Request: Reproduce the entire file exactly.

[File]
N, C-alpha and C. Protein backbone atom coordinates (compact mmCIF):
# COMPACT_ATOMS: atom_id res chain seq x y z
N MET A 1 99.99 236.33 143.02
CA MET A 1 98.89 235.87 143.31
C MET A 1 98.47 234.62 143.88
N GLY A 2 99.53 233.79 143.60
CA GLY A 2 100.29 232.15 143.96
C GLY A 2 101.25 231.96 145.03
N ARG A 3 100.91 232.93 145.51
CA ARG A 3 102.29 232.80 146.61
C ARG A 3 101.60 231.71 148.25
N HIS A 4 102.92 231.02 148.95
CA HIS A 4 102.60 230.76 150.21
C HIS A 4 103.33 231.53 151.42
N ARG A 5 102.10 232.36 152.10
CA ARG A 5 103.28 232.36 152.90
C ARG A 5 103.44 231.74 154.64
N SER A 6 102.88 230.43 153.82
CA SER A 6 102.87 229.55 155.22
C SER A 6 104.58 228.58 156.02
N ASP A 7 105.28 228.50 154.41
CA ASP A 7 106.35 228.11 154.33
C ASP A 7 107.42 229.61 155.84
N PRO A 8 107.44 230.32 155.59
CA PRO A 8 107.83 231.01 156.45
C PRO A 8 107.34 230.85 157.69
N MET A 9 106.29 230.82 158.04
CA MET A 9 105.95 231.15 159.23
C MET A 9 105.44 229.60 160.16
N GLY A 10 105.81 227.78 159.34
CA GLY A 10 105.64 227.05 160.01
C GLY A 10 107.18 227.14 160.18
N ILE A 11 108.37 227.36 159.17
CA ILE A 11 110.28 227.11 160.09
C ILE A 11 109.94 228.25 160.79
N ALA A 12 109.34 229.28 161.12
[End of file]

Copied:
N, C-alpha and C. Protein backbone atom coordinates (compact mmCIF):
# COMPACT_ATOMS: atom_id res chain seq x y z
N MET A 1 99.99 236.33 143.02
CA MET A 1 98.89 235.87 143.31
C MET A 1 98.47 234.62 143.88
N GLY A 2 99.53 233.79 143.60
CA GLY A 2 100.29 232.15 143.96
C GLY A 2 101.25 231.96 145.03
N ARG A 3 100.91 232.93 145.51
CA ARG A 3 102.29 232.80 146.61
C ARG A 3 101.60 231.71 148.25
N HIS A 4 102.92 231.02 148.95
CA HIS A 4 102.60 230.76 150.21
C HIS A 4 103.33 231.53 151.42
N ARG A 5 102.10 232.36 152.10
CA ARG A 5 103.28 232.36 152.90
C ARG A 5 103.44 231.74 154.64
N SER A 6 102.88 230.43 153.82
CA SER A 6 102.87 229.55 155.22
C SER A 6 104.58 228.58 156.02
N ASP A 7 105.28 228.50 154.41
CA ASP A 7 106.35 228.11 154.33
C ASP A 7 107.42 229.61 155.84
N PRO A 8 107.44 230.32 155.59
CA PRO A 8 107.83 231.01 156.45
C PRO A 8 107.34 230.85 157.69
N MET A 9 106.29 230.82 158.04
CA MET A 9 105.95 231.15 159.23
C MET A 9 105.44 229.60 160.16
N GLY A 10 105.81 227.78 159.34
CA GLY A 10 105.64 227.05 160.01
C GLY A 10 107.18 227.14 160.18
N ILE A 11 108.37 227.36 159.17
CA ILE A 11 110.28 227.11 160.09
C ILE A 11 109.94 228.25 160.79
N ALA A 12 109.34 229.28 161.12